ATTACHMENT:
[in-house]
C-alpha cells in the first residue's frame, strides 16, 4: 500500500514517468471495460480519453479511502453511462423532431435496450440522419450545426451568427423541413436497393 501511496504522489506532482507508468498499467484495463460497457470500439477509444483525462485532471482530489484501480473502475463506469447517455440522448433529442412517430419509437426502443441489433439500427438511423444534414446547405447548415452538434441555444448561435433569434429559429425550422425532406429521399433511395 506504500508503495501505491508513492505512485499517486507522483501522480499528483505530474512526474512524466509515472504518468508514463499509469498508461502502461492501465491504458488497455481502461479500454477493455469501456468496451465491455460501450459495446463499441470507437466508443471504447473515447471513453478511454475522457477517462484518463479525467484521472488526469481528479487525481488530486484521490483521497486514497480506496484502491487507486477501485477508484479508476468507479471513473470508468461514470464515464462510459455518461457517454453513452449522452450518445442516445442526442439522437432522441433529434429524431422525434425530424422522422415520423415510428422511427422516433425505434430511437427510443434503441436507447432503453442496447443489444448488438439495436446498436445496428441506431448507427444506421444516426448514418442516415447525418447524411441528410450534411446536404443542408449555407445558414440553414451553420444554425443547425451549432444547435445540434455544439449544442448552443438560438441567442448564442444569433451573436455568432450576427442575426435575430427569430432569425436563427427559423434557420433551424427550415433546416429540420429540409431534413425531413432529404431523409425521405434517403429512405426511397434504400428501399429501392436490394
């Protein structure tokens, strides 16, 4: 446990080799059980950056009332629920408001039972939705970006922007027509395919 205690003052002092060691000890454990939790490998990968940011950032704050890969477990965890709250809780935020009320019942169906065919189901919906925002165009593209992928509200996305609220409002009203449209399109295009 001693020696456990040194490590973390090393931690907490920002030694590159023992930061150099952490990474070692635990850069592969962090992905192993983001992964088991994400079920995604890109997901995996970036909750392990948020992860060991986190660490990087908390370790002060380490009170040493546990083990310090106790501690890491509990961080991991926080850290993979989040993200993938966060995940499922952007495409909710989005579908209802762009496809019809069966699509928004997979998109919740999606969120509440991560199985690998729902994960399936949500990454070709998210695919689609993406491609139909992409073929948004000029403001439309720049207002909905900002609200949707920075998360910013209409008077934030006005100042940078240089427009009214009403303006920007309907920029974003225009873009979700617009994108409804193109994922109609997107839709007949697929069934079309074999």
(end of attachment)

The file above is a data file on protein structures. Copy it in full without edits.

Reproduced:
[in-house]
C-alpha cells in the first residue's frame, strides 16, 4: 500500500514517468471495460480519453479511502453511462423532431435496450440522419450545426451568427423541413436497393 501511496504522489506532482507508468498499467484495463460497457470500439477509444483525462485532471482530489484501480473502475463506469447517455440522448433529442412517430419509437426502443441489433439500427438511423444534414446547405447548415452538434441555444448561435433569434429559429425550422425532406429521399433511395 506504500508503495501505491508513492505512485499517486507522483501522480499528483505530474512526474512524466509515472504518468508514463499509469498508461502502461492501465491504458488497455481502461479500454477493455469501456468496451465491455460501450459495446463499441470507437466508443471504447473515447471513453478511454475522457477517462484518463479525467484521472488526469481528479487525481488530486484521490483521497486514497480506496484502491487507486477501485477508484479508476468507479471513473470508468461514470464515464462510459455518461457517454453513452449522452450518445442516445442526442439522437432522441433529434429524431422525434425530424422522422415520423415510428422511427422516433425505434430511437427510443434503441436507447432503453442496447443489444448488438439495436446498436445496428441506431448507427444506421444516426448514418442516415447525418447524411441528410450534411446536404443542408449555407445558414440553414451553420444554425443547425451549432444547435445540434455544439449544442448552443438560438441567442448564442444569433451573436455568432450576427442575426435575430427569430432569425436563427427559423434557420433551424427550415433546416429540420429540409431534413425531413432529404431523409425521405434517403429512405426511397434504400428501399429501392436490394
């Protein structure tokens, strides 16, 4: 446990080799059980950056009332629920408001039972939705970006922007027509395919 205690003052002092060691000890454990939790490998990968940011950032704050890969477990965890709250809780935020009320019942169906065919189901919906925002165009593209992928509200996305609220409002009203449209399109295009 001693020696456990040194490590973390090393931690907490920002030694590159023992930061150099952490990474070692635990850069592969962090992905192993983001992964088991994400079920995604890109997901995996970036909750392990948020992860060991986190660490990087908390370790002060380490009170040493546990083990310090106790501690890491509990961080991991926080850290993979989040993200993938966060995940499922952007495409909710989005579908209802762009496809019809069966699509928004997979998109919740999606969120509440991560199985690998729902994960399936949500990454070709998210695919689609993406491609139909992409073929948004000029403001439309720049207002909905900002609200949707920075998360910013209409008077934030006005100042940078240089427009009214009403303006920007309907920029974003225009873009979700617009994108409804193109994922109609997107839709007949697929069934079309074999």